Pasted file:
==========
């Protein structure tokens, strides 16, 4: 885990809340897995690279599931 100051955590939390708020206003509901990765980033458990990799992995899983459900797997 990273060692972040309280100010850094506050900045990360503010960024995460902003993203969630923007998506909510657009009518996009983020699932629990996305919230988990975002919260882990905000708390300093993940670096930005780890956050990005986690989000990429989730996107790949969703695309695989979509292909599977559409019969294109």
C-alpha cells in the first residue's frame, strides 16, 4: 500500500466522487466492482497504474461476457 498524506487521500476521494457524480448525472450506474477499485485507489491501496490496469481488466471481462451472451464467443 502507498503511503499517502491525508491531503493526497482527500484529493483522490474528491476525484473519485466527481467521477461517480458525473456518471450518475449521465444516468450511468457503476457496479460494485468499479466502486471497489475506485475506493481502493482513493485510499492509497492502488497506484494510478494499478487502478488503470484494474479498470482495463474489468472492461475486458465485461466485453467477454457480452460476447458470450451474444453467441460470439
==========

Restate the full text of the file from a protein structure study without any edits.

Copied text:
């Protein structure tokens, strides 16, 4: 885990809340897995690279599931 100051955590939390708020206003509901990765980033458990990799992995899983459900797997 990273060692972040309280100010850094506050900045990360503010960024995460902003993203969630923007998506909510657009009518996009983020699932629990996305919230988990975002919260882990905000708390300093993940670096930005780890956050990005986690989000990429989730996107790949969703695309695989979509292909599977559409019969294109």
C-alpha cells in the first residue's frame, strides 16, 4: 500500500466522487466492482497504474461476457 498524506487521500476521494457524480448525472450506474477499485485507489491501496490496469481488466471481462451472451464467443 502507498503511503499517502491525508491531503493526497482527500484529493483522490474528491476525484473519485466527481467521477461517480458525473456518471450518475449521465444516468450511468457503476457496479460494485468499479466502486471497489475506485475506493481502493482513493485510499492509497492502488497506484494510478494499478487502478488503470484494474479498470482495463474489468472492461475486458465485461466485453467477454457480452460476447458470450451474444453467441460470439